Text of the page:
tic n : a local and habitual twitching especially in the face
- Rhymes: -ɪk
- A local and habitual convulsive motion of certain muscles.
A local and habitual convulsive motion of certain muscles
A tic is a sudden, repetitive, stereotyped, nonrhythmic movement (motor tic) or sound (phonic tic) that involves discrete groups of muscles. Tics can be invisible to the observer (e.g.; abdominal tensing or toe crunching). Movements of other movement disorders (e.g.; chorea, dystonia, myoclonus) must be distinguished from tics. Other conditions (e.g.; autism, stereotypic movement disorder) also include movements which may be confused with tics. Tics must also be distinguished from compulsions of OCD and seizure activity.
Description and classificationTics are classified as motor vs. phonic, and simple vs. complex.
Motor tics are movement-based tics affecting discrete muscle groups.
Phonic tics are involuntary sounds produced by moving air through the nose, mouth, or throat. They may be alternately referred to as verbal tics or vocal tics, but most diagnosticians prefer the term phonic tics to reflect the notion that the vocal cords are not involved in all tics that produce sound.
Tics may increase as a result of stress, tiredness, or high energy emotions, which can include negative emotions, such as anxiety, but positive emotions as well, such as excitement or anticipation. Relaxation may result in a tic decrease or a tic increase (for instance, watching television or using a computer), while concentration in an absorbing activity often leads to a decrease in tics. Neurologist and writer Oliver Sacks describes a physician with severe Tourette syndrome, (Canadian Mort Doran, M.D., a pilot and surgeon in real life, although a pseudonym was used in the book), whose tics remit almost completely while he is performing surgery.
Immediately preceding tic onset, most individuals are aware of an urge that is similar to the need to yawn, sneeze, blink, or scratch an itch. Individuals describe the need to tic as a buildup of tension which they consciously choose to release, as if they "had to do it". Examples of this premonitory urge are the feeling of having something in one's throat, or a localized discomfort in the shoulders, leading to the need to clear one's throat or shrug the shoulders. The actual tic may be felt as relieving this tension or sensation, similar to scratching an itch. Another example is blinking to relieve an uncomfortable sensation in the eye.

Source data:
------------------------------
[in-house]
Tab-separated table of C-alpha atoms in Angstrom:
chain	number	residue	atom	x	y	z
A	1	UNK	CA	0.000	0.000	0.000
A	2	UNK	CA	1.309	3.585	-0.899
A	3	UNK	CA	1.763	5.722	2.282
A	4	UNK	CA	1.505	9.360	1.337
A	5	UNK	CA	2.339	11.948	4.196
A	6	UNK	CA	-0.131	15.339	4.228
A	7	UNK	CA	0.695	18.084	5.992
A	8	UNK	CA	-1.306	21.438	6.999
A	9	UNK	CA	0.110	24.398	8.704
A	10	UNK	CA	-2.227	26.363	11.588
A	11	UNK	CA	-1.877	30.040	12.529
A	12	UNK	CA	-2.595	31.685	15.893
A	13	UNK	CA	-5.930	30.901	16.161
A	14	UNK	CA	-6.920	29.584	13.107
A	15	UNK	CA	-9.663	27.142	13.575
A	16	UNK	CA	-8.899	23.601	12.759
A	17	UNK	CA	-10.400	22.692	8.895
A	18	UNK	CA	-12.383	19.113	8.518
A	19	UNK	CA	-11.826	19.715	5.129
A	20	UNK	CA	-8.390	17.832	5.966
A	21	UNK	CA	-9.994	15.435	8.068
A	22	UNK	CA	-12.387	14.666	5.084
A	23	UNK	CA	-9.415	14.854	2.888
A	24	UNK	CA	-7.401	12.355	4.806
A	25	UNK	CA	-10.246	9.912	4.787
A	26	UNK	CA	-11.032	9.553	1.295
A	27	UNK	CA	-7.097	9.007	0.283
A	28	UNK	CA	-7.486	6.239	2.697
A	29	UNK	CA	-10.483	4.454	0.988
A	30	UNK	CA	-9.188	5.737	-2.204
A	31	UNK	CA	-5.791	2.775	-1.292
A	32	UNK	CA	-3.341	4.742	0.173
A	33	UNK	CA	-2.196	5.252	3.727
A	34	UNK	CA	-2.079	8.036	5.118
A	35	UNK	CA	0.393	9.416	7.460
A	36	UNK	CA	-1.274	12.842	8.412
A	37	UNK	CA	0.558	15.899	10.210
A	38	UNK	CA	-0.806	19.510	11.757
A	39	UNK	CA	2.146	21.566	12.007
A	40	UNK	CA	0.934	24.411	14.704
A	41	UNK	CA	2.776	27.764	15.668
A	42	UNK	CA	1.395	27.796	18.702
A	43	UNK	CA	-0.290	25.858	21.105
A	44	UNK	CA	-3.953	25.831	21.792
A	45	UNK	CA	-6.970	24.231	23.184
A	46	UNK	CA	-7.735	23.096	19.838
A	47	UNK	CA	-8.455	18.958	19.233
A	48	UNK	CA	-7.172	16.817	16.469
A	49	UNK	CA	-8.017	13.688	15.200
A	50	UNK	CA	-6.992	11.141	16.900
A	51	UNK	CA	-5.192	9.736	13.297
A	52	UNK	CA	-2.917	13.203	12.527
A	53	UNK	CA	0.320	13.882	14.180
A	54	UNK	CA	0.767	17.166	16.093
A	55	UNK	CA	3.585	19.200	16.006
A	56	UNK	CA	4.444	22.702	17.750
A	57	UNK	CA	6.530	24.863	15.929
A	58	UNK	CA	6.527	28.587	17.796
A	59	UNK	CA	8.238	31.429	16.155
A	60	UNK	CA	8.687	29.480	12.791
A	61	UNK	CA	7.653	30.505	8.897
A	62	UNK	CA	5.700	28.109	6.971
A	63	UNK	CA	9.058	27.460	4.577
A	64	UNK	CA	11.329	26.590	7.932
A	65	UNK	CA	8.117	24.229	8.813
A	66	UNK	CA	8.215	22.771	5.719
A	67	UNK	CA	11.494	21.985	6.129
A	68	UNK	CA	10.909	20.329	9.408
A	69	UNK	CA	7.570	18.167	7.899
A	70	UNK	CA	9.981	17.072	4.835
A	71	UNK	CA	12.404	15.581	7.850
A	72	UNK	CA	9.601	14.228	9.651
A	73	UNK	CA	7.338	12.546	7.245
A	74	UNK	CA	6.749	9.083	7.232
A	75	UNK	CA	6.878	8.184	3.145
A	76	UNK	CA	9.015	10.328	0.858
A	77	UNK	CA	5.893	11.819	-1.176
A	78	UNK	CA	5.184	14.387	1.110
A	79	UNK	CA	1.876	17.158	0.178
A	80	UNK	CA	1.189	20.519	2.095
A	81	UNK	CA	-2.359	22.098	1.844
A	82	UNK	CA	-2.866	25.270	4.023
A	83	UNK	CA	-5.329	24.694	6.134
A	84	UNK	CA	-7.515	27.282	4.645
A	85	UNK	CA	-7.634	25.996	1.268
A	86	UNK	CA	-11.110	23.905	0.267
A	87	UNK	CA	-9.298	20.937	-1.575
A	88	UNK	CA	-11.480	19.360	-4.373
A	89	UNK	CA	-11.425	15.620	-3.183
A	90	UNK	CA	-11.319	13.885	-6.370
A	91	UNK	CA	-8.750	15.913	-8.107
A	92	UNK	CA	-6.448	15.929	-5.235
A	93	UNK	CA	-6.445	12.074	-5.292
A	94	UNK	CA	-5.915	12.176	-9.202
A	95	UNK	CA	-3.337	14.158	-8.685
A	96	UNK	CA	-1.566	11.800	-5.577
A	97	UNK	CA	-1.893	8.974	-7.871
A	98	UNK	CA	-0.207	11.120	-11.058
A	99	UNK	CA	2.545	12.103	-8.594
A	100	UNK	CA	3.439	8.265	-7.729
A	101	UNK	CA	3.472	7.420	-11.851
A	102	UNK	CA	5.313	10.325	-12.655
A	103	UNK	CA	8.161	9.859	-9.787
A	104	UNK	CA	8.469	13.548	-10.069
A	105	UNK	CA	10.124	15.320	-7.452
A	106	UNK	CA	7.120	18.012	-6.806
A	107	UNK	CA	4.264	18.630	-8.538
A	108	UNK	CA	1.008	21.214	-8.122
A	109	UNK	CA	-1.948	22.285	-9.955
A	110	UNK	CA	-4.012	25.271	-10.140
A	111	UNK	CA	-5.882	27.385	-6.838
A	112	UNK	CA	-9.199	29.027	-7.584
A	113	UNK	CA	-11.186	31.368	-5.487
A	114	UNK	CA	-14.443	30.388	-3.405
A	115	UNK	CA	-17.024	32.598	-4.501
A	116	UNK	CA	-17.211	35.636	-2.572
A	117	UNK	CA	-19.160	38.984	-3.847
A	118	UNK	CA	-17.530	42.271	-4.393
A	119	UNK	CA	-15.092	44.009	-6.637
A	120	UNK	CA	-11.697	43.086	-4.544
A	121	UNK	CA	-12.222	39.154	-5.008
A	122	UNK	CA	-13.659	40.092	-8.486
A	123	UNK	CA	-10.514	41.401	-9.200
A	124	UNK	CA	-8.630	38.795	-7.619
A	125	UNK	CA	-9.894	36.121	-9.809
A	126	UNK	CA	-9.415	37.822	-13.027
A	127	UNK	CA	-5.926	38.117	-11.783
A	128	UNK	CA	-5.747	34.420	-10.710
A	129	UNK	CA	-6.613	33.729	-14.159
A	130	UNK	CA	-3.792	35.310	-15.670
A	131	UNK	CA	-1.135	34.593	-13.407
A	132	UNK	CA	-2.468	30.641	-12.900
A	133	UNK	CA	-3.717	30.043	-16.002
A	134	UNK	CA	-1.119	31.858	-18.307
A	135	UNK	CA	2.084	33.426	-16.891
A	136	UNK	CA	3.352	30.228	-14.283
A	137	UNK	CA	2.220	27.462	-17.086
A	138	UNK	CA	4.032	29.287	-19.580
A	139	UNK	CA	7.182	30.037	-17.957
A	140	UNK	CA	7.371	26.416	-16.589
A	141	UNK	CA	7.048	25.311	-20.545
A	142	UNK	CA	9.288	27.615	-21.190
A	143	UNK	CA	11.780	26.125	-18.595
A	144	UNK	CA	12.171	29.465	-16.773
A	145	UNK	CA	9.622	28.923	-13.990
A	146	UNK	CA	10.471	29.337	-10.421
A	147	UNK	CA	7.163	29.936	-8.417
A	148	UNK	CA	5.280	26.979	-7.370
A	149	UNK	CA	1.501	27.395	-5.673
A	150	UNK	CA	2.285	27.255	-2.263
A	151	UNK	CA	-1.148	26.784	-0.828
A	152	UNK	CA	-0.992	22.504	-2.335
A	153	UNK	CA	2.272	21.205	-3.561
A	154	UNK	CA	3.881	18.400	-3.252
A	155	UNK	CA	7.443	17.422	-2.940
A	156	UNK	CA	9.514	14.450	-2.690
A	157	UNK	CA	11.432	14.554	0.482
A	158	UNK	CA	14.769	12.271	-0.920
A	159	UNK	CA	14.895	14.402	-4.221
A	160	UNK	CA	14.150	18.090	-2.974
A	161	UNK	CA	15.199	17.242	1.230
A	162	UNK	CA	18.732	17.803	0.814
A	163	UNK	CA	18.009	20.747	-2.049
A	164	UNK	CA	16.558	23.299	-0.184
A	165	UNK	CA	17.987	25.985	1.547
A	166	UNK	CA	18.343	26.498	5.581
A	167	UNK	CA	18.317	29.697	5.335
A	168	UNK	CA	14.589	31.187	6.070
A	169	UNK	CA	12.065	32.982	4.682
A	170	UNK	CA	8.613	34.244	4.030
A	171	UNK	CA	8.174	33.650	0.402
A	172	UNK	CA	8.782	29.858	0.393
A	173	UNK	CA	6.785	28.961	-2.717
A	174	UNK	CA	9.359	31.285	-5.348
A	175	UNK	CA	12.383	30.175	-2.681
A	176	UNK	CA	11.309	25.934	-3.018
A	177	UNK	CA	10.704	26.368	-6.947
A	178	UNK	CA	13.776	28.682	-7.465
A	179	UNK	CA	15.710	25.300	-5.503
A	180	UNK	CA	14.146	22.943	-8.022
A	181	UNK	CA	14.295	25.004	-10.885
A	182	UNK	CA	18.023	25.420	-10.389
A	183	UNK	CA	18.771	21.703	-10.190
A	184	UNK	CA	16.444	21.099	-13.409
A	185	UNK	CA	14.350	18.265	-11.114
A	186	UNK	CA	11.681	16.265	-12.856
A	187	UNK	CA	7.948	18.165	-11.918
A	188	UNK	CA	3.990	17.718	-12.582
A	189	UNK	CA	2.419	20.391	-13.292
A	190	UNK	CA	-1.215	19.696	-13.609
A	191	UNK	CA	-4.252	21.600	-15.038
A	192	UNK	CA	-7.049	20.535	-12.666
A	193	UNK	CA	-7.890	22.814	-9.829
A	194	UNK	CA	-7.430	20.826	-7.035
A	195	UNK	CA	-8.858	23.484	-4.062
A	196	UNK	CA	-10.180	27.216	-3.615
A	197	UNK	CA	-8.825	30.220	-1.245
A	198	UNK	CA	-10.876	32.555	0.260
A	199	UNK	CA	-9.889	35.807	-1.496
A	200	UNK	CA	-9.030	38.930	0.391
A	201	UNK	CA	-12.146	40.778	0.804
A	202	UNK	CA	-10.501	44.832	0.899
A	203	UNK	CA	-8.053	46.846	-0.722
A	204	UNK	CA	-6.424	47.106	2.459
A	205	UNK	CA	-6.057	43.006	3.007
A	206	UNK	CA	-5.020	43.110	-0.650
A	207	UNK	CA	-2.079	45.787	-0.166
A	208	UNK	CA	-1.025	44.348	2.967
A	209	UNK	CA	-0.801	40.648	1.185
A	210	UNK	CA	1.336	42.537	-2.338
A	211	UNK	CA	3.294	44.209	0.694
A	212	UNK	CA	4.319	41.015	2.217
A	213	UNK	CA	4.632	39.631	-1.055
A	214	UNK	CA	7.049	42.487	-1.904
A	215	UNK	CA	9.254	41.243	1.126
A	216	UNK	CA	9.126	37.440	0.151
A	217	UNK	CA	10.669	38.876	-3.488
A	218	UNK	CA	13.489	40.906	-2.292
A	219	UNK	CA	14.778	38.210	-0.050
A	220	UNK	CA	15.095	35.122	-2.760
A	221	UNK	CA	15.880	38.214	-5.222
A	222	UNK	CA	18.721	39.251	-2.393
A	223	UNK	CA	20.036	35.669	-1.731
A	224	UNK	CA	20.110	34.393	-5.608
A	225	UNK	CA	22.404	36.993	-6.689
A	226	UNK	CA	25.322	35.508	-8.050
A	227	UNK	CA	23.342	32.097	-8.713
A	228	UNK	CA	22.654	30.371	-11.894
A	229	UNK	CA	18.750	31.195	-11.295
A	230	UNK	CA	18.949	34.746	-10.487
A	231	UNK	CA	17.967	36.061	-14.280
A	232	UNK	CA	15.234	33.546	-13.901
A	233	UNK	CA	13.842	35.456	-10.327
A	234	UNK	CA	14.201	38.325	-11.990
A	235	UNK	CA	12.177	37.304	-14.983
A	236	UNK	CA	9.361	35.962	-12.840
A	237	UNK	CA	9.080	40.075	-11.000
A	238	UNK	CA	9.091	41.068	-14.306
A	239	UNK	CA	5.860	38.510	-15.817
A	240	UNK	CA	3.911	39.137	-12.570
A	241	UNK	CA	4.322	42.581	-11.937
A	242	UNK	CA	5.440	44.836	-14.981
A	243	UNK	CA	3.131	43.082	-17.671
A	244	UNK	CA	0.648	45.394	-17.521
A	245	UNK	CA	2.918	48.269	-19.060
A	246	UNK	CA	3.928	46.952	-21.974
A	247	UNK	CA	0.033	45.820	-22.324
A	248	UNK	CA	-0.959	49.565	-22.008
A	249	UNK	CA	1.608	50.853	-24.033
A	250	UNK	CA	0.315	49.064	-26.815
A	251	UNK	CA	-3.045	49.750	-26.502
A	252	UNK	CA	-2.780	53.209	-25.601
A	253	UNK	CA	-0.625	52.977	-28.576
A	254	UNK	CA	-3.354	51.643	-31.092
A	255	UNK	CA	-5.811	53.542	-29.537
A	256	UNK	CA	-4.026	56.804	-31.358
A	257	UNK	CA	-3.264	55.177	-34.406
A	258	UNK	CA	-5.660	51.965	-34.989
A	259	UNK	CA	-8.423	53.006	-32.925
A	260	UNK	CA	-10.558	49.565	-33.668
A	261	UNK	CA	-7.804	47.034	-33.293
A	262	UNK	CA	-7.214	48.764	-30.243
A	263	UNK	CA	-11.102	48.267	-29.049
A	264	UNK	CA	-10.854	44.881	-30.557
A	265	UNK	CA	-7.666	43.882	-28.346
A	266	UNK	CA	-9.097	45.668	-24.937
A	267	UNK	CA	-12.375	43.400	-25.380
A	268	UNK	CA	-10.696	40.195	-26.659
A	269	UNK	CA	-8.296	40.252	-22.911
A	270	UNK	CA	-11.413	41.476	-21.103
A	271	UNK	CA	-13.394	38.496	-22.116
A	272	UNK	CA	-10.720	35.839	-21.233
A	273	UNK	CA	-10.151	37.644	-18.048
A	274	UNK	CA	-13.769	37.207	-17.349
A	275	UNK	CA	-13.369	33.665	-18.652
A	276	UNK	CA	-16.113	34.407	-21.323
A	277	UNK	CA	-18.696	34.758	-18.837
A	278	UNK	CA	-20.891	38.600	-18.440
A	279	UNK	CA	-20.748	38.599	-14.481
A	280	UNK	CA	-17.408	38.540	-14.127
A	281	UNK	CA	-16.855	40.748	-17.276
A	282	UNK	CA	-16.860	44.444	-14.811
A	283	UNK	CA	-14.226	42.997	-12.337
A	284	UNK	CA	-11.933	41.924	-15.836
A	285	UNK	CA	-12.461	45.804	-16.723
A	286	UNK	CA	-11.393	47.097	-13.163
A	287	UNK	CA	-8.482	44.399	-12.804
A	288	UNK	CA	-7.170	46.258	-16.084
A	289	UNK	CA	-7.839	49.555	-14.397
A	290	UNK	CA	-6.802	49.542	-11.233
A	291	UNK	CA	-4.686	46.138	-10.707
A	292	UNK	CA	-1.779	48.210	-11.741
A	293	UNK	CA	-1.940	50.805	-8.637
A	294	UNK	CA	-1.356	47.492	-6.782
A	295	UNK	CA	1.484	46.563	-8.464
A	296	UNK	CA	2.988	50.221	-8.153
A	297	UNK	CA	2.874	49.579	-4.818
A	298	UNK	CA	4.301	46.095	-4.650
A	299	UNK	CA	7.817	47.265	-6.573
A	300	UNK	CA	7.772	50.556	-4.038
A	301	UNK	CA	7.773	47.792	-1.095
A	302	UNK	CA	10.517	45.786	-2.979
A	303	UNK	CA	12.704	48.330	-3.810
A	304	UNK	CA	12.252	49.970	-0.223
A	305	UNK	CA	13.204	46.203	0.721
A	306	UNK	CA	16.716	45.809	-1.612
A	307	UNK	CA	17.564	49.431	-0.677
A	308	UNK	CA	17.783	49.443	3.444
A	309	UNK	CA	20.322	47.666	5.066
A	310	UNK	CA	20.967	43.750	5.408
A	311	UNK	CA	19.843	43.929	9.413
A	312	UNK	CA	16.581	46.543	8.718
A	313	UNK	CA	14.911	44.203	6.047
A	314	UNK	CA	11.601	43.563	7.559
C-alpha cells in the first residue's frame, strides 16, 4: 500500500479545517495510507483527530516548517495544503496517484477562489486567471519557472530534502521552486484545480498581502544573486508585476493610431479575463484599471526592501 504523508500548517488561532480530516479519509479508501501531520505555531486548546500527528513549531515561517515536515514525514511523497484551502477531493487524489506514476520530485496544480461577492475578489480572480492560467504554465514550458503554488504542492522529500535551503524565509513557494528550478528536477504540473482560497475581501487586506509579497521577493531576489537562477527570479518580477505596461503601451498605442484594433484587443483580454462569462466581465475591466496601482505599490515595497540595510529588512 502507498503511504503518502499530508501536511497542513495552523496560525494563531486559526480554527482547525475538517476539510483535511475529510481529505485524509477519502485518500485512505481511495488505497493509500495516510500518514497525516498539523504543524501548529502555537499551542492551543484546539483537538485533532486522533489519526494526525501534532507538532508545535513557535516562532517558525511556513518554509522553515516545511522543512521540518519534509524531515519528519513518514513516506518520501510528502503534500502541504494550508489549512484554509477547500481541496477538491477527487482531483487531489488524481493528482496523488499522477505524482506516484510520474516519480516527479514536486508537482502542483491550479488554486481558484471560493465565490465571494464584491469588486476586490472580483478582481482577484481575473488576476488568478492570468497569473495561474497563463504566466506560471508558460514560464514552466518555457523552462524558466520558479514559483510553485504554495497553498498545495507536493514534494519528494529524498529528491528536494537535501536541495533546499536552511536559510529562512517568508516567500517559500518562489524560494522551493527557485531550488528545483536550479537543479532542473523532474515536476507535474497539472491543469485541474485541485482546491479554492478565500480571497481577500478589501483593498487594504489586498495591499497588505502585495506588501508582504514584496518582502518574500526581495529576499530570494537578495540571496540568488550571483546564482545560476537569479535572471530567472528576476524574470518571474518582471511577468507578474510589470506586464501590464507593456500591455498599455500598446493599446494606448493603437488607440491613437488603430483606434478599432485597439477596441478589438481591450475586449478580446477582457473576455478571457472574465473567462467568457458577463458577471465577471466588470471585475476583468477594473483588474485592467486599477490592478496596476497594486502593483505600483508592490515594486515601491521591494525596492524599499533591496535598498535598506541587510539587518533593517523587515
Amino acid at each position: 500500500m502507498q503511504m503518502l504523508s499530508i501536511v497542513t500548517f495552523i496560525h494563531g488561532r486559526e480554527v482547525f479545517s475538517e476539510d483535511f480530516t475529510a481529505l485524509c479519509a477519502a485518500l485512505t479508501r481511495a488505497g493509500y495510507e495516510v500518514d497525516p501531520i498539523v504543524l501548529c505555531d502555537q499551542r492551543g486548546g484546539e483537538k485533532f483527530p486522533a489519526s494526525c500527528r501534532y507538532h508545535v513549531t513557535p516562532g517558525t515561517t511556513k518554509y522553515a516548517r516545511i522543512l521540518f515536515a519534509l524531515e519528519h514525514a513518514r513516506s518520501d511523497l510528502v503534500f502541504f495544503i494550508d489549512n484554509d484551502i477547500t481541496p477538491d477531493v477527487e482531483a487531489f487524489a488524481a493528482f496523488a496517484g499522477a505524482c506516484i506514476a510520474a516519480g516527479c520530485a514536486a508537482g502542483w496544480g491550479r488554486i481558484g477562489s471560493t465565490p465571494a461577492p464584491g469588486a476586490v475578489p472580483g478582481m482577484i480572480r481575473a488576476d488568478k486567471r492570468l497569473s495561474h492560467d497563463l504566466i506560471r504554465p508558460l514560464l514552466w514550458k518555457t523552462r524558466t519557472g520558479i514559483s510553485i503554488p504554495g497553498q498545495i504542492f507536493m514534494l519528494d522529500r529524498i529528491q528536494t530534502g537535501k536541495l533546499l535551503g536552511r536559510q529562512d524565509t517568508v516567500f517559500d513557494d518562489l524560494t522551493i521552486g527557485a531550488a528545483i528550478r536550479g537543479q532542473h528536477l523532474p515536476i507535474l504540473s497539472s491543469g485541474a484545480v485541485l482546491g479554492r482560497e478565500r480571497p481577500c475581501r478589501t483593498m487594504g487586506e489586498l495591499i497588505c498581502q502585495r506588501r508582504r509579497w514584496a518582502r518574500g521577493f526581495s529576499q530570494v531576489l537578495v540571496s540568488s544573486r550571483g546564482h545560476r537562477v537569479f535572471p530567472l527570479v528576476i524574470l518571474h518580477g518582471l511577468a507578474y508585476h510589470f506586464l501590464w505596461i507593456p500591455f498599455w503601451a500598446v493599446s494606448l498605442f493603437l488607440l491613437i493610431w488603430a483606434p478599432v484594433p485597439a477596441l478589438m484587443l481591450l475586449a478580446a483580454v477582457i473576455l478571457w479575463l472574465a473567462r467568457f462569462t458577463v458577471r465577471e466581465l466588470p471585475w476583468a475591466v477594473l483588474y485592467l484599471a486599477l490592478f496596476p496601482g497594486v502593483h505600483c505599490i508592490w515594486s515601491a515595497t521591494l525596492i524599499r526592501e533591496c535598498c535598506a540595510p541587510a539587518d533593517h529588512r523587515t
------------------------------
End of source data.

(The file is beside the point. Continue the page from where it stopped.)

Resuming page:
Tics are described as semi-voluntary or "unvoluntary", because they are not strictly involuntary—they may be experienced as a voluntary response to the unwanted, premonitory urge. A unique aspect of tics, relative to other movement disorders, is that they are suppressible yet irresistible; they are experienced as an irresistible urge that must eventually be expressed.
Complex tics are rarely seen in the absence of simple tics. Tics "may be challenging to differentiate from compulsions", as in the case of klazomania (compulsive shouting).
Tic disordersTic disorders occur along a spectrum, ranging from mild to more severe, and are classified according to duration and severity (transient tics, chronic tics, or Tourette syndrome). Tourette syndrome is the more severe expression of a spectrum of tic disorders, which are thought to be due to the same genetic vulnerability. Nevertheless, most cases of Tourette syndrome are not severe. Tics that begin after the age of 18 are generally not considered symptoms of Tourette's syndrome.
Tics must be distinguished from fasciculations. Small twitches of the upper or lower eyelid, for example, are not tics because they don't involve a whole muscle. They are twitches of a few muscle fibre bundles, which you can feel but barely see.
Society and cultureThere is some confusion in media portrayals of tics.
- Black, Kevin J. Tourette Syndrome and Other Tic Disorders.
- Evidente, GH. "Is it a tic or Tourette's? Clues for differentiating simple from more complex tic disorders." PostGraduate Medicine Online. October 2000 108:5.
- Swerdlow, NR. Tourette Syndrome: Current Controversies and the Battlefield Landscape. Curr Neurol Neurosci Rep. 2005, 5:329-331. PMID 16131414
- Tourette Syndrome Association. href="http://www.tsa-usa.org/what_is/whatists.html">http://www.tsa-usa.org/what_is/whatists.html What is Tourette syndrome? Accessed 24 May 2006.
tic in German: Tic
tic in Spanish: Tic
tic in French: Tic
tic in Hebrew: טיק
tic in Dutch: Tic
tic in Polish: Tik
tic in Portuguese: Tique
tic in Slovak: Tik
tic in Serbian: Тикови
tic in Swedish: Tics
tic in Russian: Нервный тик
abstraction, abulia, agitation, alienation, anxiety, anxiety equivalent, anxiety state, apathy, apprehensiveness, attack of nerves, bob, bobble, bounce, buck fever, bump, case of nerves, catatonic stupor, complex, compulsion, dejection, depression, detachment, didder, dither, elation, emotionalism, euphoria, excessive irritability, falter, fascination, fear, fidgetiness, fidgets, fixation, fixed idea, folie du doute, grimace, hang-up, hypercathexis, hypochondria, hysteria, hysterics, idee fixe, indifference, insensibility, irresistible impulse, jar, jerk, jig, jigget, jiggle, jog, joggle, jolt, jostle, lethargy, mania, melancholia, mental distress, monomania, morbid drive, morbid excitability, nerves, nervosity, nervous stomach, nervousness, obsession, obsessive compulsion, panic, panickiness, pathological indecisiveness, possession, preoccupation, prepossession, psychalgia, psychomotor disturbance, quake, quaver, quiver, rictus, ruling passion, shake, shiver, shock, shudder, spell of nerves, stage fright, state of nerves, stupor, tremble, tremor, trepidation, twitch, twitching, twitter, uneasiness, unresponsiveness, vellication, withdrawal, wobble